While the maxim has been instrumental in justifying the shift from Monarchy to Democracy, it is not limited to such a use. Incorporated into US law, the maxim has been cited as an authority from before the ratification of the US Constitution to the present day - though with varying interpretations. After the Revolutionary War, for instance, while former soldiers were besieged by war debts - leading to Shay's Rebellion, among other uprisings - in South Carolina southern debtors argued that their war debts should be expunged altogether. The health of the people should be the supreme law, they argued. And because such debts were sapping the peoples' strength, thereby harming their health, these debts should be against the law. The South Carolina courts agreed with this argument, and debtors' debts were forgiven. While the above example is problematic, not least because of the proliferation of brutal slavery (which apparently did not violate the Health of the People), it is nevertheless an important event in the history of the maxim - a precedent that contemporary debtors could invoke today to nullify consumer, student loan, and other debts.

After the ratification of the US Constitution, and throughout the 19th century, courts across the United States employed the maxim to justify the power of municipalities to pursue ambitious public health programs. Not only were the people empowered to build things - such as sanitation systems - the maxim empowered people to tear things down as well. If, for example, a slaughterhouse, or tannery, or any other noxious activity were found to impair the public health, polluting waterways and other things, the courts found again and again that the people had the power and authority to eliminate the offensive operation.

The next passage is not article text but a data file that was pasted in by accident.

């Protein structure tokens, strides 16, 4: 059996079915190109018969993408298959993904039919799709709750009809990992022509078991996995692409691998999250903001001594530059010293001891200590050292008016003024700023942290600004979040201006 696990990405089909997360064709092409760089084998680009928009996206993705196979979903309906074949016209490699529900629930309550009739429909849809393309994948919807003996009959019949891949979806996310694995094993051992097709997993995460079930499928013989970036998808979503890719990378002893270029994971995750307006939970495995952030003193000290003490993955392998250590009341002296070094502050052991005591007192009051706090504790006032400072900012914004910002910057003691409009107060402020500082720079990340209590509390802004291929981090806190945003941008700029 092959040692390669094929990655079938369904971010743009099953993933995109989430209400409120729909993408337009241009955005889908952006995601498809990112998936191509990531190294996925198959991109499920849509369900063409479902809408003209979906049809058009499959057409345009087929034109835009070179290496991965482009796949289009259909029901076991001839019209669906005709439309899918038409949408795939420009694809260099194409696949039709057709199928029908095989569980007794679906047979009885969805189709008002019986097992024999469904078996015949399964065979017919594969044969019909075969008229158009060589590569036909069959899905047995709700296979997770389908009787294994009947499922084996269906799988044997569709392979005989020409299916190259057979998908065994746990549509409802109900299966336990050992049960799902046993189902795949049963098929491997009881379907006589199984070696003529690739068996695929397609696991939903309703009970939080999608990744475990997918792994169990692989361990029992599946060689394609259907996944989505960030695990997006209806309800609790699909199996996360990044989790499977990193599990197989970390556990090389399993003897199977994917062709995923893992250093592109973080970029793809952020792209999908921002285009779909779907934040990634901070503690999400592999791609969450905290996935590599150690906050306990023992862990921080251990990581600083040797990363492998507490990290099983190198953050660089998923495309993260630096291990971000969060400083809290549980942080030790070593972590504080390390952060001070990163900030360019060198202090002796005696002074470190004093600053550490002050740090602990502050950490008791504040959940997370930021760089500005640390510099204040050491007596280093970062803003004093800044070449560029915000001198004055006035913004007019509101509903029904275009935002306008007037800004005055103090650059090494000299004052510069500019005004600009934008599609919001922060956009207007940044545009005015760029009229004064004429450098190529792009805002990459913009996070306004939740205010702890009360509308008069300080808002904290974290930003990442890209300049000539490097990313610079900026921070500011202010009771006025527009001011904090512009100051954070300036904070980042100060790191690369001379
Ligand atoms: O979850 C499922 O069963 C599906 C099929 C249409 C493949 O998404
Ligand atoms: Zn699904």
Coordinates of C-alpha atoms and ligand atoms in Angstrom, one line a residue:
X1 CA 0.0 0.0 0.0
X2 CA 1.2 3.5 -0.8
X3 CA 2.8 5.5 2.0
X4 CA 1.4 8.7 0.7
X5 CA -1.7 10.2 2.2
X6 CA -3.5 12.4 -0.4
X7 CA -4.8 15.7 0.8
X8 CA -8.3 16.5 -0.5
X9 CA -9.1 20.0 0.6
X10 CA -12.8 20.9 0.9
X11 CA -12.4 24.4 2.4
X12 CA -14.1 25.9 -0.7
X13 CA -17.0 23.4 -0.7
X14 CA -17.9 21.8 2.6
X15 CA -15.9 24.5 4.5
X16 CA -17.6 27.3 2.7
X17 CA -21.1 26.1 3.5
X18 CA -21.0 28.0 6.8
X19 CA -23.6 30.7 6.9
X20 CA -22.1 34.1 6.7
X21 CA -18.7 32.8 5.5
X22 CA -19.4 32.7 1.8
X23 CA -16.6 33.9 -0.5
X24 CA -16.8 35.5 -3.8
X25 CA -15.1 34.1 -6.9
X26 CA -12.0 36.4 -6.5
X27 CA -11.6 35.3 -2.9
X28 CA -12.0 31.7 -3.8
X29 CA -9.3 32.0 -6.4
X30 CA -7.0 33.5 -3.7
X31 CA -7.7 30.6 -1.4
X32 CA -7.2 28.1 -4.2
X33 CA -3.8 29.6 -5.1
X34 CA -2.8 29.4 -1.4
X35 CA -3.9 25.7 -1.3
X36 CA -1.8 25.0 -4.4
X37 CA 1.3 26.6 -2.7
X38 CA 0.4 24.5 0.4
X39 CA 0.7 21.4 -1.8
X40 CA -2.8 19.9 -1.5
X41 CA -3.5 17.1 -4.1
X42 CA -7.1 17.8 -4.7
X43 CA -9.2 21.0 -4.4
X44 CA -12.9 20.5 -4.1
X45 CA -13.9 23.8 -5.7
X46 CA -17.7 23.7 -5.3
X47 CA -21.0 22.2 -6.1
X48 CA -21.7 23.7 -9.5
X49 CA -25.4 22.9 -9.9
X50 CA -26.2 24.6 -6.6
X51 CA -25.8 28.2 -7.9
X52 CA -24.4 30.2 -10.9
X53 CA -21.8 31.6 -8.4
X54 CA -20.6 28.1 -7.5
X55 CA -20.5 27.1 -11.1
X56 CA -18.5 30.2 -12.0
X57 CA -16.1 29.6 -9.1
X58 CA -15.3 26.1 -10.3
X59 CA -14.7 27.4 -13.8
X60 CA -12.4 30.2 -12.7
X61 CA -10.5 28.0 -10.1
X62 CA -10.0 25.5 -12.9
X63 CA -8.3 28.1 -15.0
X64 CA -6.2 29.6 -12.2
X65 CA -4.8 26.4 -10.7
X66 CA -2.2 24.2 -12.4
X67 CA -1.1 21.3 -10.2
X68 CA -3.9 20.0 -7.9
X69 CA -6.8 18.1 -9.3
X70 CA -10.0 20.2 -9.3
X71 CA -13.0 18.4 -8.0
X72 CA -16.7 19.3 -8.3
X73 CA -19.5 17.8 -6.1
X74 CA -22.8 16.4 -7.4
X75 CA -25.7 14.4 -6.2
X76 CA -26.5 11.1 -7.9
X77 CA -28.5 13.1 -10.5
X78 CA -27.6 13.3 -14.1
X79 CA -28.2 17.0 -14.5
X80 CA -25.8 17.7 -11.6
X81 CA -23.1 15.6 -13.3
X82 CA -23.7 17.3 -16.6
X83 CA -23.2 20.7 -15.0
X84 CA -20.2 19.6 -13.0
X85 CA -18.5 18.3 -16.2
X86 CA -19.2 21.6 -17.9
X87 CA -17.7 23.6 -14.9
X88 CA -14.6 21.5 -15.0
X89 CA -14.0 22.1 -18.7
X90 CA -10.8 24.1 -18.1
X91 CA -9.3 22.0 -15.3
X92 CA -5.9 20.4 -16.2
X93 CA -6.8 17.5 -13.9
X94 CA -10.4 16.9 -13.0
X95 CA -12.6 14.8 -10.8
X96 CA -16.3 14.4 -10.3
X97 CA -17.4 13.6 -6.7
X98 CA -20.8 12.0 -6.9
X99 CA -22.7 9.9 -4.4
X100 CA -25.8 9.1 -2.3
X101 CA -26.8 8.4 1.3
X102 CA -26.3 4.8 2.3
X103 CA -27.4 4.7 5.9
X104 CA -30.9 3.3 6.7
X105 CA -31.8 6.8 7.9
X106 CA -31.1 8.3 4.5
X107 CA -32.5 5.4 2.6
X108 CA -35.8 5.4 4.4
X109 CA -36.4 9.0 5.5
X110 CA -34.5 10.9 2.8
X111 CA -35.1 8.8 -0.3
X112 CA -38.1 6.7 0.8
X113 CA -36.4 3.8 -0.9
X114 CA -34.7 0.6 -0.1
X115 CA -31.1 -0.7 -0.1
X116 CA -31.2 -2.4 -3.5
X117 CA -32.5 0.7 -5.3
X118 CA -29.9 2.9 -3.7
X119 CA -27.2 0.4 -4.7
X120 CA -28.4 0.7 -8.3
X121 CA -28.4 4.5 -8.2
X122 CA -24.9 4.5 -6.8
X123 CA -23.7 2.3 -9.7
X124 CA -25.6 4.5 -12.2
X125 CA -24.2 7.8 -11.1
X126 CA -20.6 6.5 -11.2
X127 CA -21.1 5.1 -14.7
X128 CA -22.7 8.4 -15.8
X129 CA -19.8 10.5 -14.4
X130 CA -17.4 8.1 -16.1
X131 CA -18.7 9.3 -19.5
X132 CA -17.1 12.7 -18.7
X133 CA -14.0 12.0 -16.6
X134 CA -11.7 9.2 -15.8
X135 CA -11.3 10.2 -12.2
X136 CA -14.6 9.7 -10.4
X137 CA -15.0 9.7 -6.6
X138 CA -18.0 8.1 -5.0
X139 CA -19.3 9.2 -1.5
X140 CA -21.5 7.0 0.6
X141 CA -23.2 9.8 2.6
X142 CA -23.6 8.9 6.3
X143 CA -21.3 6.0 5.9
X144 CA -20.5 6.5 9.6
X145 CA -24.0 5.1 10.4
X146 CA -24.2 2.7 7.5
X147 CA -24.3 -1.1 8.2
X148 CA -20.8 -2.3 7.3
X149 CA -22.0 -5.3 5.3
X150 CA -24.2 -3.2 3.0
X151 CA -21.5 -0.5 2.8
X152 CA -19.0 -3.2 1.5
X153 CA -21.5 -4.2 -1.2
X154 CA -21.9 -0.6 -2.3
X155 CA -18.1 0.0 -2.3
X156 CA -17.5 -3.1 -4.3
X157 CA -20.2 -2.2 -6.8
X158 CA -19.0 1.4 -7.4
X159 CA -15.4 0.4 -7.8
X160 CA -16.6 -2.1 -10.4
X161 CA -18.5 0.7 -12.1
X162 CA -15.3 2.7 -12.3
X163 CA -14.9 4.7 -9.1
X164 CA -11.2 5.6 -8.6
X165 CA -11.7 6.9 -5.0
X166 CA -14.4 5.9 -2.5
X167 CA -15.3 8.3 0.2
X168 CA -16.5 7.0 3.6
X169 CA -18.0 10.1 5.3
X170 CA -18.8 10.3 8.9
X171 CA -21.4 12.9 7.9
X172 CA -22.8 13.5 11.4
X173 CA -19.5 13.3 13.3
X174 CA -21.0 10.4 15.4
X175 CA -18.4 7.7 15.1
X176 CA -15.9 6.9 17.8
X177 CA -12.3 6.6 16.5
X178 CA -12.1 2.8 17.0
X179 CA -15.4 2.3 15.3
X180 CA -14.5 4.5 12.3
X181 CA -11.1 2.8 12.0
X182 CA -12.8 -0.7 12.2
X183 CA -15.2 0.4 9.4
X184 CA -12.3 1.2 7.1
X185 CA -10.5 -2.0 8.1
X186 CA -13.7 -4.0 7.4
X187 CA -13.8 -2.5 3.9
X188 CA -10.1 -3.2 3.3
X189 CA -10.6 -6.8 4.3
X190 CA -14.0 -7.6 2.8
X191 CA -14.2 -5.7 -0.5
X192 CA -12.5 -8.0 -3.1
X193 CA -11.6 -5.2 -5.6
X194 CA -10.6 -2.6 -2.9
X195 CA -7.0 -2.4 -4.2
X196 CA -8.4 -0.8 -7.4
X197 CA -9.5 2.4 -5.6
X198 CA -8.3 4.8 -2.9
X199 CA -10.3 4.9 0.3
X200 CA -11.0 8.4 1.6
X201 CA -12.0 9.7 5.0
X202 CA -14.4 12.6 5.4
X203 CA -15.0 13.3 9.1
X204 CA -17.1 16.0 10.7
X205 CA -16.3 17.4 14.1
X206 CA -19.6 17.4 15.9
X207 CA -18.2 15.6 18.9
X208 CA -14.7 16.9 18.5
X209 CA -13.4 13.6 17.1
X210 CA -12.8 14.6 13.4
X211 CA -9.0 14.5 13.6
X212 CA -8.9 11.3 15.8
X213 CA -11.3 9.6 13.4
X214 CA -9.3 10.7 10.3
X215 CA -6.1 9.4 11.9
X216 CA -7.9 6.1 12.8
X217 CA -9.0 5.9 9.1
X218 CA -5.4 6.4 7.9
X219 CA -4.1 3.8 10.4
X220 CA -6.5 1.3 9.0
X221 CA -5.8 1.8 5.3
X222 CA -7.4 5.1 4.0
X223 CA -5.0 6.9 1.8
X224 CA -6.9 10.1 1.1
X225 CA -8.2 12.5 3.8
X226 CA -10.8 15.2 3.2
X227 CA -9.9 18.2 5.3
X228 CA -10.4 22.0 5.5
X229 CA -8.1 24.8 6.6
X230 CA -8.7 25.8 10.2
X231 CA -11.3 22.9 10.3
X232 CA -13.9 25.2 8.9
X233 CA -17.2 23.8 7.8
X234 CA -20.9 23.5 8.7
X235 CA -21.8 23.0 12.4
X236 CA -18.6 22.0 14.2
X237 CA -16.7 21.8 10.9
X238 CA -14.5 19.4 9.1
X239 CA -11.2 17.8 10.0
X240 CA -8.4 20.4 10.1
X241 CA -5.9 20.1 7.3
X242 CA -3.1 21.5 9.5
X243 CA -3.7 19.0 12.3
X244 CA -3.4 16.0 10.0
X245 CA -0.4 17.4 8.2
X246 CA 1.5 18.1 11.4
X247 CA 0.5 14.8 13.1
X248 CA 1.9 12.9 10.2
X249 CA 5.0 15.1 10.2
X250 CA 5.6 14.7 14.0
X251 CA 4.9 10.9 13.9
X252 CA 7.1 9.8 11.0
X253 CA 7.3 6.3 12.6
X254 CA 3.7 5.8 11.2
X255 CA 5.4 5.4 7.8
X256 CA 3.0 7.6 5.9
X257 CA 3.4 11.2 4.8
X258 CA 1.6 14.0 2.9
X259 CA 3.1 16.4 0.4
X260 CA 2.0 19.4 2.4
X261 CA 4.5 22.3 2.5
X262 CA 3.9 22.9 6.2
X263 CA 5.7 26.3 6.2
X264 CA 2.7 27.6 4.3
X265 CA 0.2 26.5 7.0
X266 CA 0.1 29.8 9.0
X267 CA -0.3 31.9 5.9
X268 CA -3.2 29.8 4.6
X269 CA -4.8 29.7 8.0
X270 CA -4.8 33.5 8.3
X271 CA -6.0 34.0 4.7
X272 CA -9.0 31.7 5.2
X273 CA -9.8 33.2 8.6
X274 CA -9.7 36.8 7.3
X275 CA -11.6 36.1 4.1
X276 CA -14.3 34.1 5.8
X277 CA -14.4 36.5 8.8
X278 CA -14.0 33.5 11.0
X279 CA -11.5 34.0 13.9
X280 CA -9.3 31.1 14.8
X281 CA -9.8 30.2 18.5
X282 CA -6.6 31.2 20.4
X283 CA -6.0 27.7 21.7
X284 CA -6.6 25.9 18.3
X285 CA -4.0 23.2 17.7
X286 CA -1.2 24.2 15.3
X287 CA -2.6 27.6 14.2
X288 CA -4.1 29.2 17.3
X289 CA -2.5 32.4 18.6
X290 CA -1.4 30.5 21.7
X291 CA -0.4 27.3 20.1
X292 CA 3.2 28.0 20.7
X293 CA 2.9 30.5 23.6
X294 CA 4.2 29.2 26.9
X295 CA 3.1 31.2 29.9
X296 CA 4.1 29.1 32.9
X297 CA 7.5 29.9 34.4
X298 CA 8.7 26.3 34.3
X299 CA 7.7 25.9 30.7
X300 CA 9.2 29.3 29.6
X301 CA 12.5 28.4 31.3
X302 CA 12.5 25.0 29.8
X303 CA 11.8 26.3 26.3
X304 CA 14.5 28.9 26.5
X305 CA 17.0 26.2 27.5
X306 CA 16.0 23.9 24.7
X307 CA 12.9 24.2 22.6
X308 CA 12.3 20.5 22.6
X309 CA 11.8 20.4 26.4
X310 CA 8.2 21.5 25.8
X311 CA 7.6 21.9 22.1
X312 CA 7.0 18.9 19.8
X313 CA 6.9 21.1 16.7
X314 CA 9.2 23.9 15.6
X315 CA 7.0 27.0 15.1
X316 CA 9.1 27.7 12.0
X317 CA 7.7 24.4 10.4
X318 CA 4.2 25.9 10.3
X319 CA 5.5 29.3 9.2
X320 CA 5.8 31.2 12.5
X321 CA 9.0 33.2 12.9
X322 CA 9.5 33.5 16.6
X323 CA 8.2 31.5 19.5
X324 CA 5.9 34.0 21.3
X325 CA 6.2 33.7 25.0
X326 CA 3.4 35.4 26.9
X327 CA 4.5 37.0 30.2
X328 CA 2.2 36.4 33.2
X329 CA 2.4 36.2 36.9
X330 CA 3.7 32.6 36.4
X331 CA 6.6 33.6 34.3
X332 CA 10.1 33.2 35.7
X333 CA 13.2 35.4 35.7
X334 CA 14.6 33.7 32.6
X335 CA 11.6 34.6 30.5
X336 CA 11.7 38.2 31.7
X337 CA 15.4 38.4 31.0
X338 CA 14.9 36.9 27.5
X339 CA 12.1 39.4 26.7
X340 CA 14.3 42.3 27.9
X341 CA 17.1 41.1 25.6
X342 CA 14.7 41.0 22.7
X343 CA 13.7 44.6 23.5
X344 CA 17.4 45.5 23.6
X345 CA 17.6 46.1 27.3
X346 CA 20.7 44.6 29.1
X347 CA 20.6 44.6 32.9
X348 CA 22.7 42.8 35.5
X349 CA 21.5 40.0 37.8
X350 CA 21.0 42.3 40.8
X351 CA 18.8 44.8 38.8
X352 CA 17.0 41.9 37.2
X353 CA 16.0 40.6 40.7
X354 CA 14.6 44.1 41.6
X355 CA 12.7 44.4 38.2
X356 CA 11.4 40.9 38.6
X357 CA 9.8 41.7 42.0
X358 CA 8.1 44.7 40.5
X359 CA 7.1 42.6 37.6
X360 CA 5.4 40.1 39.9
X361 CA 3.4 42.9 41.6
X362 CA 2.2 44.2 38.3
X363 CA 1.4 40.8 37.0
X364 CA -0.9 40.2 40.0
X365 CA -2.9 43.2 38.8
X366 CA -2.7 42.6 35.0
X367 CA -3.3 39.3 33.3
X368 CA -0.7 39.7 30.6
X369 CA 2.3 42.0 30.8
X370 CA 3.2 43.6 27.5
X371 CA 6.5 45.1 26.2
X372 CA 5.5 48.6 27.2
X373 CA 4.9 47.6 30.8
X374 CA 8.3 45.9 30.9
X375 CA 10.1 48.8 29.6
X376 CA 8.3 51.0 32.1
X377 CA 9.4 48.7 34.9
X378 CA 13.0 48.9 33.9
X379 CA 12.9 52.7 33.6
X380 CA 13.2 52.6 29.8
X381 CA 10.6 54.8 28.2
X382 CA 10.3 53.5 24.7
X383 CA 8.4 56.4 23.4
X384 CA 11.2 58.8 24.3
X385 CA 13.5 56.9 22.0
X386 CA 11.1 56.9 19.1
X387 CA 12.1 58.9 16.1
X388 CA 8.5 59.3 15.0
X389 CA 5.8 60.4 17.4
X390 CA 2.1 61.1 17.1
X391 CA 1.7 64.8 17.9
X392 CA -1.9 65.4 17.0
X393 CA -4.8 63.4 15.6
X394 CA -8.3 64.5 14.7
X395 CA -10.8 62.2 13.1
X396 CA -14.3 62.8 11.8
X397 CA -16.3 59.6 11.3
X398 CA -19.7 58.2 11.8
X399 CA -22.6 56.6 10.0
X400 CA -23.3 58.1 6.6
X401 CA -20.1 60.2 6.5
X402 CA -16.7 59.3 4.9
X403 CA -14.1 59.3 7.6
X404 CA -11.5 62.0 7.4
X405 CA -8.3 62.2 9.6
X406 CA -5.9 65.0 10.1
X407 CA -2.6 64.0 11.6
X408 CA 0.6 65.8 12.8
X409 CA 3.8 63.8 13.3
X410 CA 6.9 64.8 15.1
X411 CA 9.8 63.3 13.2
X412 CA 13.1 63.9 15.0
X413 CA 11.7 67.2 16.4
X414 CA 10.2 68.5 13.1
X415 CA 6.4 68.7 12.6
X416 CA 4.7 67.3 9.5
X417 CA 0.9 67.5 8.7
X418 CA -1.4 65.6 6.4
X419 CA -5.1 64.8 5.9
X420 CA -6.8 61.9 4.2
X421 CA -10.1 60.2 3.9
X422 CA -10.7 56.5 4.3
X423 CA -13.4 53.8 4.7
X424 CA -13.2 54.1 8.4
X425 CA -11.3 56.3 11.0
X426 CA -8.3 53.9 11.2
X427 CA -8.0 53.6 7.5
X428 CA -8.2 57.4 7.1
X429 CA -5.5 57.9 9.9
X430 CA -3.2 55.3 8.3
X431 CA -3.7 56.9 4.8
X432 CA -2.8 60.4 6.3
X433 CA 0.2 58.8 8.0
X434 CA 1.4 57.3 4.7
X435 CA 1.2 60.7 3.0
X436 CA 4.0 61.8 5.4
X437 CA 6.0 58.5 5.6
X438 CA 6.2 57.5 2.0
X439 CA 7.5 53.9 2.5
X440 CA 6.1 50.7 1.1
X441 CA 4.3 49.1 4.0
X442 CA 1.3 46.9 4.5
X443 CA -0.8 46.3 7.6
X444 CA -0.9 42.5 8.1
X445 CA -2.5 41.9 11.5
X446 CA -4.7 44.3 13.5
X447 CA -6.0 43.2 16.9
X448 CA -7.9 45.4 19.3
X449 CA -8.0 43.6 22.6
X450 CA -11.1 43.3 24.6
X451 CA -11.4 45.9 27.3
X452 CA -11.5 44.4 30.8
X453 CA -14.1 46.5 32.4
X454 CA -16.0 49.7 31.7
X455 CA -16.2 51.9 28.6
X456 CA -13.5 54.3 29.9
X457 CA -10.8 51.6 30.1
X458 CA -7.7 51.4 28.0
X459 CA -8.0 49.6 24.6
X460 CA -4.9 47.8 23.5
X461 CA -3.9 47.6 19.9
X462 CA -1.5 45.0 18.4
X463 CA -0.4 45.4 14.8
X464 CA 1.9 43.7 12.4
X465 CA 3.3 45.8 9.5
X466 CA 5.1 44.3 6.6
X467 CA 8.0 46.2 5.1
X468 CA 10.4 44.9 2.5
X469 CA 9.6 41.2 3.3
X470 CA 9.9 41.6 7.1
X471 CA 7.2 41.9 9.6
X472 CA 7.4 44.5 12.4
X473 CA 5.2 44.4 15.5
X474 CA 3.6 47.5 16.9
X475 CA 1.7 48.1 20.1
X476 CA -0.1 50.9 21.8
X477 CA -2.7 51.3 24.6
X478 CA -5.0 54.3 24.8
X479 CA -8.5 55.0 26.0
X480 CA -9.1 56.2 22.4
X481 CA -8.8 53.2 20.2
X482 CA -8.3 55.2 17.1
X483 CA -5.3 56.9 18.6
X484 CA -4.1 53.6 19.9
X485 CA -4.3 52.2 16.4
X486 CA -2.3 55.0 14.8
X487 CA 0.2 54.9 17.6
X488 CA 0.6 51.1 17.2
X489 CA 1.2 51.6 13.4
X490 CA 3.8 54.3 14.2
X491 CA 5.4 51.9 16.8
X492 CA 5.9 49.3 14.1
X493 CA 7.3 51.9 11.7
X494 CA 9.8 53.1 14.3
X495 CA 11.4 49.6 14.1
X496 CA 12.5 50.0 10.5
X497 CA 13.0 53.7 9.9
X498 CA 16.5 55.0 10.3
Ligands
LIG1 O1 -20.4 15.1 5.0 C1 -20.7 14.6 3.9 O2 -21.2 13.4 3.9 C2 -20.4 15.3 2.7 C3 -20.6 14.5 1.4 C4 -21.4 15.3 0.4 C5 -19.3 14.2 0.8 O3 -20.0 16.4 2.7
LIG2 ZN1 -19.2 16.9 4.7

Although the maxim would be invoked by courts during the early 20th century, and even by FDR, with the rise of the power of the industrial business classes the courts employed the maxim less and less frequently. And when the courts did employ it, they began to emphasize its dominating aspect. To be sure, this (mis)interpretation has held for much of the 20th century and into the 21st. Recently, for example, the maxim has been cited by John Yoo, among others, to support the power of the state to perpetrate torture. Torture, which is directly contrary to the health of people and justice, does support order and the "health," or strength, of the state. And, because the notion of the general welfare suffers from the same ambiguity that law itself suffers from, John Yoo would very likely argue that torture is itself necessary to achieve the general welfare. What, however, does the general welfare really require? What do people require to fare well?